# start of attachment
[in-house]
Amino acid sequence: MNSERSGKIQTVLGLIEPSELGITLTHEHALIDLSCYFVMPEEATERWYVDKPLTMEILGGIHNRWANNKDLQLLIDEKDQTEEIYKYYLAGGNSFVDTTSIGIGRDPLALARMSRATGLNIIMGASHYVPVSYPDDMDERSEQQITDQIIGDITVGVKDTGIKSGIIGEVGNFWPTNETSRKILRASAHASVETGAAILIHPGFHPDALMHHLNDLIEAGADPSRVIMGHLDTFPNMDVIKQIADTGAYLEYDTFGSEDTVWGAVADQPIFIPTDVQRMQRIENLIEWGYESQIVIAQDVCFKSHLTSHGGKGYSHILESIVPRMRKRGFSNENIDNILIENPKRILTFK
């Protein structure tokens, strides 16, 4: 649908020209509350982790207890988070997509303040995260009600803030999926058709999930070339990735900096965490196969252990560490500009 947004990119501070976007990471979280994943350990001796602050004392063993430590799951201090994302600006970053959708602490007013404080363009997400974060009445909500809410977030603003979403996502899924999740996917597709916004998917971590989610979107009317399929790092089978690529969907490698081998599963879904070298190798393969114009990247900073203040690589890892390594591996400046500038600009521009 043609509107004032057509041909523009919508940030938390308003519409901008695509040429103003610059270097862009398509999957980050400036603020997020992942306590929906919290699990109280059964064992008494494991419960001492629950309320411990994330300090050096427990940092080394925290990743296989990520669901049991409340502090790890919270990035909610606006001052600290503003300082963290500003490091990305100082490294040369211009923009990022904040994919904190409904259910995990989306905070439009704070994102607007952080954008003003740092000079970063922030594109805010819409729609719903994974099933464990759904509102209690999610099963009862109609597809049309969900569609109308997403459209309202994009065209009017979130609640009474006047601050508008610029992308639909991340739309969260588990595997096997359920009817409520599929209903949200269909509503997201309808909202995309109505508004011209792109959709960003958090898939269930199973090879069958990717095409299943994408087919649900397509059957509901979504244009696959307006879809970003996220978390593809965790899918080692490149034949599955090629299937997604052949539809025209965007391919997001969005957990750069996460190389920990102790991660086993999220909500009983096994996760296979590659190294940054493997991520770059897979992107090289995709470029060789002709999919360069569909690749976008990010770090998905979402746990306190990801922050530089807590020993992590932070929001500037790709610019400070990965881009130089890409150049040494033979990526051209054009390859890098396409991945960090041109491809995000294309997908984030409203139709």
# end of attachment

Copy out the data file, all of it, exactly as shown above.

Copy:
[in-house]
Amino acid sequence: MNSERSGKIQTVLGLIEPSELGITLTHEHALIDLSCYFVMPEEATERWYVDKPLTMEILGGIHNRWANNKDLQLLIDEKDQTEEIYKYYLAGGNSFVDTTSIGIGRDPLALARMSRATGLNIIMGASHYVPVSYPDDMDERSEQQITDQIIGDITVGVKDTGIKSGIIGEVGNFWPTNETSRKILRASAHASVETGAAILIHPGFHPDALMHHLNDLIEAGADPSRVIMGHLDTFPNMDVIKQIADTGAYLEYDTFGSEDTVWGAVADQPIFIPTDVQRMQRIENLIEWGYESQIVIAQDVCFKSHLTSHGGKGYSHILESIVPRMRKRGFSNENIDNILIENPKRILTFK
């Protein structure tokens, strides 16, 4: 649908020209509350982790207890988070997509303040995260009600803030999926058709999930070339990735900096965490196969252990560490500009 947004990119501070976007990471979280994943350990001796602050004392063993430590799951201090994302600006970053959708602490007013404080363009997400974060009445909500809410977030603003979403996502899924999740996917597709916004998917971590989610979107009317399929790092089978690529969907490698081998599963879904070298190798393969114009990247900073203040690589890892390594591996400046500038600009521009 043609509107004032057509041909523009919508940030938390308003519409901008695509040429103003610059270097862009398509999957980050400036603020997020992942306590929906919290699990109280059964064992008494494991419960001492629950309320411990994330300090050096427990940092080394925290990743296989990520669901049991409340502090790890919270990035909610606006001052600290503003300082963290500003490091990305100082490294040369211009923009990022904040994919904190409904259910995990989306905070439009704070994102607007952080954008003003740092000079970063922030594109805010819409729609719903994974099933464990759904509102209690999610099963009862109609597809049309969900569609109308997403459209309202994009065209009017979130609640009474006047601050508008610029992308639909991340739309969260588990595997096997359920009817409520599929209903949200269909509503997201309808909202995309109505508004011209792109959709960003958090898939269930199973090879069958990717095409299943994408087919649900397509059957509901979504244009696959307006879809970003996220978390593809965790899918080692490149034949599955090629299937997604052949539809025209965007391919997001969005957990750069996460190389920990102790991660086993999220909500009983096994996760296979590659190294940054493997991520770059897979992107090289995709470029060789002709999919360069569909690749976008990010770090998905979402746990306190990801922050530089807590020993992590932070929001500037790709610019400070990965881009130089890409150049040494033979990526051209054009390859890098396409991945960090041109491809995000294309997908984030409203139709």